Cancer pathways: Automatic extraction, representation, and reasoning in the 'big data' era

Graciela Gonzalez, Chitta Baral, Jeff Kiefer, Seungchan Kim, Jieping Ye

Research output: Chapter in Book/Report/Conference proceedingConference contribution


There has been great interest and research initiatives in the biomedical community around harnessing "big data", including data from the literature, high-throughput gene expression experiments, array CGH and high'throughput siRNA and many other types of data to generate novel hypothesis to address the most crucial biomedical questions and aid in the discovery of more effective and improved therapeutic options for the treatment of complex and pervasive diseases such as cancer. Cancer research has progressed rapidly in the last decade with the implementation of high-dimensional genomic technologies. The large amount of data generated over the years has enabled a systems-based approach to uncovering and elucidating the complex signaling networks associated with cancer. However, even though new technologies have advanced our understanding of cancer biology beyond what could be imagined even a decade ago, there still exist unique challenges associated precisely with the amount of data that is now routinely generated from even a single patient. The data must be stored and processed, with novel analysis strategies called for to uncover new insights into cancer biology that are literally hidden in 'big data'. Interest in taming 'big data' through methods and systems to extract, represent, and transform it into knowledge that can effectively be used for reasoning and question answering will only increase over time, enabling scientists to finally use the data for personalized treatment, discovery and validation. Work presented in this session includes novel approaches to explore cancer gene expression data, applying algebraic topology (Lockwood and Krishnamoorthy) and Denoising autoencoders (Tan et al) to identify significant properties of genomic data that cannot be found by traditional algorithms. There is also a novel methodology for leveraging somatic mutation data for predicting survival in cancer samples (Kim et al), a computational system for automated gene expression pattern annotation on mouse brain images that could prove to be key to understanding the pathogenesis of brain tumors and their early detection (Yang et al). With respect to knowledge extraction, this session includes work on a weakly supervised machine learning approach for automatic pathway extraction from PubMed abstracts (Poon et al), and on the use protein interaction data from multiple sources to investigate mutations in 125 genes that were earlier identified as driving tumorigenesis when mutated (Engin et al).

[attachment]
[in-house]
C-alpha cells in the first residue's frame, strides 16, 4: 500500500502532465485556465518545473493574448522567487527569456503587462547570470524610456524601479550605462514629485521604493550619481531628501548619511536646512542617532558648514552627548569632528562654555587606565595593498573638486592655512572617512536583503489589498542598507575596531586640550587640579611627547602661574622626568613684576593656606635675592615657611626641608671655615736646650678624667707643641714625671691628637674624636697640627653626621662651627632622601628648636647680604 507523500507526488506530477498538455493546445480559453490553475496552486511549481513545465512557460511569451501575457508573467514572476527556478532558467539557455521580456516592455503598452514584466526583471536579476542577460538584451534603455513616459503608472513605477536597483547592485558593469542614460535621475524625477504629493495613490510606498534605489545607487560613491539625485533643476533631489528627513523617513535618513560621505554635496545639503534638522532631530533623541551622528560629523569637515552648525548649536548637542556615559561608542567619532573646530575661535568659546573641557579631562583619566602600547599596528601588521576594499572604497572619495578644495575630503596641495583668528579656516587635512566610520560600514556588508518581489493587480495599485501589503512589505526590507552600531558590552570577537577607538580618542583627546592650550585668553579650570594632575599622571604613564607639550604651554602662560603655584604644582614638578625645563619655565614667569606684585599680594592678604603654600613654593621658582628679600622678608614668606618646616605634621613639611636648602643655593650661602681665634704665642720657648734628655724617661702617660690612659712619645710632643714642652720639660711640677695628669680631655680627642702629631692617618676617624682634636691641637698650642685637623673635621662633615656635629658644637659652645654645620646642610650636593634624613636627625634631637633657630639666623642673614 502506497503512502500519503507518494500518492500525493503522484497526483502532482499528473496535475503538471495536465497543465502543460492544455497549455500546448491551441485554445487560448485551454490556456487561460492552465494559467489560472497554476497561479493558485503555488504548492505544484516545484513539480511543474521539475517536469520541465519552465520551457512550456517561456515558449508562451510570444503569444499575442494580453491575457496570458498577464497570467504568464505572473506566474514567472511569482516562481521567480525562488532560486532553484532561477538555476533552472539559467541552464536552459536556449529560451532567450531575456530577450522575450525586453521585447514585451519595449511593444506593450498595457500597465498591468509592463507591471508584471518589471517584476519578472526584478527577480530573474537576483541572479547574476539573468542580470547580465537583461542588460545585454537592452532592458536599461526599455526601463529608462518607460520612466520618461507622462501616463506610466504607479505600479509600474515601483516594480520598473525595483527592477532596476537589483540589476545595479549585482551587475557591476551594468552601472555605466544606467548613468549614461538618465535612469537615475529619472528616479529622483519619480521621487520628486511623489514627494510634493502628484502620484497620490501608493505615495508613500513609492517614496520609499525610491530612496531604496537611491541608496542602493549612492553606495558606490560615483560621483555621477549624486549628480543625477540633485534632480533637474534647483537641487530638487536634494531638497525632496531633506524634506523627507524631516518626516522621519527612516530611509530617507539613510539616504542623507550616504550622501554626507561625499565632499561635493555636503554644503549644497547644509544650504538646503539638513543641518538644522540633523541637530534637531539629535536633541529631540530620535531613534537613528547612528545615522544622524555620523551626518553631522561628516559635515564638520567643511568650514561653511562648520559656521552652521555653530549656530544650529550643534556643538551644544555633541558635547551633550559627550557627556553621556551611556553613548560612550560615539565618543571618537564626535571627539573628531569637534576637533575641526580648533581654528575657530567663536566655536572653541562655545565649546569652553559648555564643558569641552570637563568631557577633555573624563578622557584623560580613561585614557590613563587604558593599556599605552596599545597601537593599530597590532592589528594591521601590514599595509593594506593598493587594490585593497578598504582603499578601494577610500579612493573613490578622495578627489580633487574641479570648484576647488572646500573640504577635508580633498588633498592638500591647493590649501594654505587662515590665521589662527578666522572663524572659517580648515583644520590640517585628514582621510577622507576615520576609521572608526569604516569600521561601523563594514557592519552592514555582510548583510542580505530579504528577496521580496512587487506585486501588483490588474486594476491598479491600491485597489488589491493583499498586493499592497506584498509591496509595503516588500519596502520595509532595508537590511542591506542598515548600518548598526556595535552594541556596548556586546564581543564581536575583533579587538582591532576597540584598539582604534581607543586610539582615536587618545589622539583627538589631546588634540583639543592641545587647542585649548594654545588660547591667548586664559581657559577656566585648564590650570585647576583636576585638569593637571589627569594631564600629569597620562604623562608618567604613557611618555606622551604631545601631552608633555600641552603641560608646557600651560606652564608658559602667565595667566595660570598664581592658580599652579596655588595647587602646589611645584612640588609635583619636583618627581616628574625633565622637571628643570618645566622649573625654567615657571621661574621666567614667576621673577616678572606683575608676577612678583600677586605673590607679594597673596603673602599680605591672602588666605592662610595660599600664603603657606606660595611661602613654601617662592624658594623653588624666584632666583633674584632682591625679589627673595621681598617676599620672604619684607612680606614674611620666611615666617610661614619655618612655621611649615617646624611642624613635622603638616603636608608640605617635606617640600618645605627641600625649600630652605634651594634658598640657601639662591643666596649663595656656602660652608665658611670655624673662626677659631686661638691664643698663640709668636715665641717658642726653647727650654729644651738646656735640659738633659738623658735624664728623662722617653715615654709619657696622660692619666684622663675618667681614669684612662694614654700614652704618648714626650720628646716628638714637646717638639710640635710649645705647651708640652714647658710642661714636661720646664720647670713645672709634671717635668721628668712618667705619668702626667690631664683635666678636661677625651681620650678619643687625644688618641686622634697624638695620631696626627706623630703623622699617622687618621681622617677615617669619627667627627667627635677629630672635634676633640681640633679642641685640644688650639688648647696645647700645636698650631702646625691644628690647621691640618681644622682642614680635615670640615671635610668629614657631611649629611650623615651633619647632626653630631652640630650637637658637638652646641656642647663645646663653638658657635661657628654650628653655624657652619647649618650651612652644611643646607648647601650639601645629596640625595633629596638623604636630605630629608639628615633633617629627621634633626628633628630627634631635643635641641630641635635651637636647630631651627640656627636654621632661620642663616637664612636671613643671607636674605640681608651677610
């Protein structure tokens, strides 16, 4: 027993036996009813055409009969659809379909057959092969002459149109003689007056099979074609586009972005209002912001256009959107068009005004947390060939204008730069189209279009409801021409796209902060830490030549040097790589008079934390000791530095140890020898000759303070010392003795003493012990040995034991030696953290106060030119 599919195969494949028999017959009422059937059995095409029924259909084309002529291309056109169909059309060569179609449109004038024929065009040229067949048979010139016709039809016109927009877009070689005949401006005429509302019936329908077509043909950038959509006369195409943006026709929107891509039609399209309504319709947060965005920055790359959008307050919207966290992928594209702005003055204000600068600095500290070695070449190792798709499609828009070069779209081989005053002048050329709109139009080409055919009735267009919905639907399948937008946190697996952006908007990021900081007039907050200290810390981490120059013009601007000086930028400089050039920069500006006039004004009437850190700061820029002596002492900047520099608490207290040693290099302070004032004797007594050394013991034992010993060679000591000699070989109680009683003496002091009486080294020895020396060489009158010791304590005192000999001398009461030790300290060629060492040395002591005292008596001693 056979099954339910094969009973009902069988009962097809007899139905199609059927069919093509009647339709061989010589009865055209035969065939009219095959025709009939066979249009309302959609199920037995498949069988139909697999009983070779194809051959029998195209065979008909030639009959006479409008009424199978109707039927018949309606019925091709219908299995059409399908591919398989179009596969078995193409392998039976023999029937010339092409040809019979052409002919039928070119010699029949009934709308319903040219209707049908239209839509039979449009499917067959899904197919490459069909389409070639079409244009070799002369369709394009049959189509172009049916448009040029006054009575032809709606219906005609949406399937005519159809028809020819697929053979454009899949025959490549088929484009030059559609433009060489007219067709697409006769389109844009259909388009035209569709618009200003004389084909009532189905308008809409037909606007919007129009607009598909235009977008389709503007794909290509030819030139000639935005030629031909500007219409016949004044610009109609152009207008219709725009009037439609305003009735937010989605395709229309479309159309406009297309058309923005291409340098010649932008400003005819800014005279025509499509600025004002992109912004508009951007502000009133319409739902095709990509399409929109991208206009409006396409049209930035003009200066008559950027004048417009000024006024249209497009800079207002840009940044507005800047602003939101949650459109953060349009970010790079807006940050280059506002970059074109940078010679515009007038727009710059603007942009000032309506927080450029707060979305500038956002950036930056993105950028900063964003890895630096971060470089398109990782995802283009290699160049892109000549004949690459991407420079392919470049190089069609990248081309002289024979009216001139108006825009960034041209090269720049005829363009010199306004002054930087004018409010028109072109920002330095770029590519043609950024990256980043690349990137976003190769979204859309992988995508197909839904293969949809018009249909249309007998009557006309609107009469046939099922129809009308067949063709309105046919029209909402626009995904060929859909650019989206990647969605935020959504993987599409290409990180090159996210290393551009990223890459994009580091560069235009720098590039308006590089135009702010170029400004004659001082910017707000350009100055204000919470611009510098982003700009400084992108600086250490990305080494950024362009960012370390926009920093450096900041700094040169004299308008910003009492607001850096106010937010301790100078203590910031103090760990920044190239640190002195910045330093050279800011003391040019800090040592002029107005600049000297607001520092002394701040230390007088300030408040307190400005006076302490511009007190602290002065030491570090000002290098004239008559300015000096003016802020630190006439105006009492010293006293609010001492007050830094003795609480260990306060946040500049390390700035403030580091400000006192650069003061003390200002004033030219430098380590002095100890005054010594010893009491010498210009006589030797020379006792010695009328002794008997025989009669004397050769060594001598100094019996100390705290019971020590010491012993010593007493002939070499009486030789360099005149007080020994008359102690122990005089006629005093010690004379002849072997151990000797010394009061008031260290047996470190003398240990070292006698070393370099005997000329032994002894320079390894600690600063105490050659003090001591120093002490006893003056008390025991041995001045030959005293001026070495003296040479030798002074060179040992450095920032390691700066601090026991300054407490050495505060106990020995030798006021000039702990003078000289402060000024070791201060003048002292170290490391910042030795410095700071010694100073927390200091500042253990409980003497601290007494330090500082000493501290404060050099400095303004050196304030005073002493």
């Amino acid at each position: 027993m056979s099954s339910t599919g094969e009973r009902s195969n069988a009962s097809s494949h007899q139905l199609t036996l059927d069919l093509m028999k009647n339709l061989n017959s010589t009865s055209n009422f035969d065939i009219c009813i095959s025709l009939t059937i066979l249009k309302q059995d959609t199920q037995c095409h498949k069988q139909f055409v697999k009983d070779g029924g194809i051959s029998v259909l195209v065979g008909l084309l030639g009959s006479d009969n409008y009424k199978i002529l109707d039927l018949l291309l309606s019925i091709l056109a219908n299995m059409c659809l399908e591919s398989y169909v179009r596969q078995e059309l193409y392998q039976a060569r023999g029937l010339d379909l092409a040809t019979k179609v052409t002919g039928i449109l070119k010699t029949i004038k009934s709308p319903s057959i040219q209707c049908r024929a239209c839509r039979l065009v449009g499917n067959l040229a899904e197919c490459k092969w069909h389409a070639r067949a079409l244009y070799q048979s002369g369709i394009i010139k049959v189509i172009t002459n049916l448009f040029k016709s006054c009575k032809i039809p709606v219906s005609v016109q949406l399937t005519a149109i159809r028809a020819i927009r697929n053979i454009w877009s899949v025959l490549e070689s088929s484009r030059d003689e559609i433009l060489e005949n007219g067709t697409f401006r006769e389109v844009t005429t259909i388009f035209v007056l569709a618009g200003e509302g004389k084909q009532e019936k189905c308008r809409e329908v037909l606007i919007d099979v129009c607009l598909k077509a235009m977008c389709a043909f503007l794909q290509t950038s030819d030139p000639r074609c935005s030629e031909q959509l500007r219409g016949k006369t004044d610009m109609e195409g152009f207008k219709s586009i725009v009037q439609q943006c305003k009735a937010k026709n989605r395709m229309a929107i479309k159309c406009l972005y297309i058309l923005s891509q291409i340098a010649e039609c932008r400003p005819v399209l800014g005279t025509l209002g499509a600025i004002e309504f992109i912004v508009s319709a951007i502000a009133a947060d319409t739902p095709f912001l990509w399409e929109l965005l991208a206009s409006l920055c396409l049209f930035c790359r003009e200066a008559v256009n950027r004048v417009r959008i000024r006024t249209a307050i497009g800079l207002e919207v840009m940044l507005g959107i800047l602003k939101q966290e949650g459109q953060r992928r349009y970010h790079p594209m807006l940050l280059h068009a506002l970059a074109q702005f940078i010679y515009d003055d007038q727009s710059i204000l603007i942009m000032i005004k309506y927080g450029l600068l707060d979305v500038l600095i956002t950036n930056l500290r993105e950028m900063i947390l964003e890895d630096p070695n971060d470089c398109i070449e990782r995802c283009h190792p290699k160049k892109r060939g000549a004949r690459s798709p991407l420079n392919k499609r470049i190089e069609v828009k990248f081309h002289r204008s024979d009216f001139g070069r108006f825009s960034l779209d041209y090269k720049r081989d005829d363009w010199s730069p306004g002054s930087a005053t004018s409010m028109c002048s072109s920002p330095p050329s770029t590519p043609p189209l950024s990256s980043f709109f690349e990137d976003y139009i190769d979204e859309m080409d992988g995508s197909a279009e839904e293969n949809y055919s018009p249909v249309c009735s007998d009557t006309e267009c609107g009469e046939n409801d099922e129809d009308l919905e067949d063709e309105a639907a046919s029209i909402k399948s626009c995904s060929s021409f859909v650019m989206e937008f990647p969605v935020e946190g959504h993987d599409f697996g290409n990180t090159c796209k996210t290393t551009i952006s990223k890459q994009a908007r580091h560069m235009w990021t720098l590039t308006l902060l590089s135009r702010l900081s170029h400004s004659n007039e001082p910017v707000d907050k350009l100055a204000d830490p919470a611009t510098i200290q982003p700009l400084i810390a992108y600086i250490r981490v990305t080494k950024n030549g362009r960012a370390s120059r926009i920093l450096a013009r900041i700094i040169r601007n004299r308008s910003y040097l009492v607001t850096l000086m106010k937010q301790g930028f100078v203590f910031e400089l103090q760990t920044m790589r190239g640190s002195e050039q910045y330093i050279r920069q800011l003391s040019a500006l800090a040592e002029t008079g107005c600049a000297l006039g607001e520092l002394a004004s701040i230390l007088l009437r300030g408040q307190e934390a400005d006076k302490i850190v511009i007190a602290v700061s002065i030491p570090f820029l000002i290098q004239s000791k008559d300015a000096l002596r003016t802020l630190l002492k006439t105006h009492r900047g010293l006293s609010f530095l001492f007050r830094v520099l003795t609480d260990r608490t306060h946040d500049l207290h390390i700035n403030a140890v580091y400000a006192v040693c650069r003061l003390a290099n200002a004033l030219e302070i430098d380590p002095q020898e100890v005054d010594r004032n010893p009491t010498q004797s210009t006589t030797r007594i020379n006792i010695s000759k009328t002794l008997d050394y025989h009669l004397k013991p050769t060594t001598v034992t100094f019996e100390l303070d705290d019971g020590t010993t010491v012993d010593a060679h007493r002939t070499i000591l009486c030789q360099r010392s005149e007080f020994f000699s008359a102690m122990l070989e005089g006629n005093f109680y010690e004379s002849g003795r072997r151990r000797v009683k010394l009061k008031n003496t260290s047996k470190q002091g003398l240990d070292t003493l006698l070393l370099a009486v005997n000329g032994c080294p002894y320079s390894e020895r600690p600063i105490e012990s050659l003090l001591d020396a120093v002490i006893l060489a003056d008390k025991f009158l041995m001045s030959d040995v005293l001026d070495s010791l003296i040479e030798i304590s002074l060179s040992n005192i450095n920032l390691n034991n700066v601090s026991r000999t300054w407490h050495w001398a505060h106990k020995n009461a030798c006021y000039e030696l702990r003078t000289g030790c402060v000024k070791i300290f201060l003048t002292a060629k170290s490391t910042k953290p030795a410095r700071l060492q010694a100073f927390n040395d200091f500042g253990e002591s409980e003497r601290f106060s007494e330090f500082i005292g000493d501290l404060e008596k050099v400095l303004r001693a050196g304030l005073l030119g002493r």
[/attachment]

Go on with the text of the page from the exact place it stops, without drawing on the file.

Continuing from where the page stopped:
Original languageEnglish (US)
Title of host publication20th Pacific Symposium on Biocomputing, PSB 2015
PublisherStanford University
Number of pages4
StatePublished - 2015
Event20th Pacific Symposium on Biocomputing, PSB 2015 - Big Island, United States
Duration: Jan 4 2015Jan 8 2015


Other20th Pacific Symposium on Biocomputing, PSB 2015
Country/TerritoryUnited States
CityBig Island

ASJC Scopus subject areas

  • Computational Theory and Mathematics
  • Biomedical Engineering


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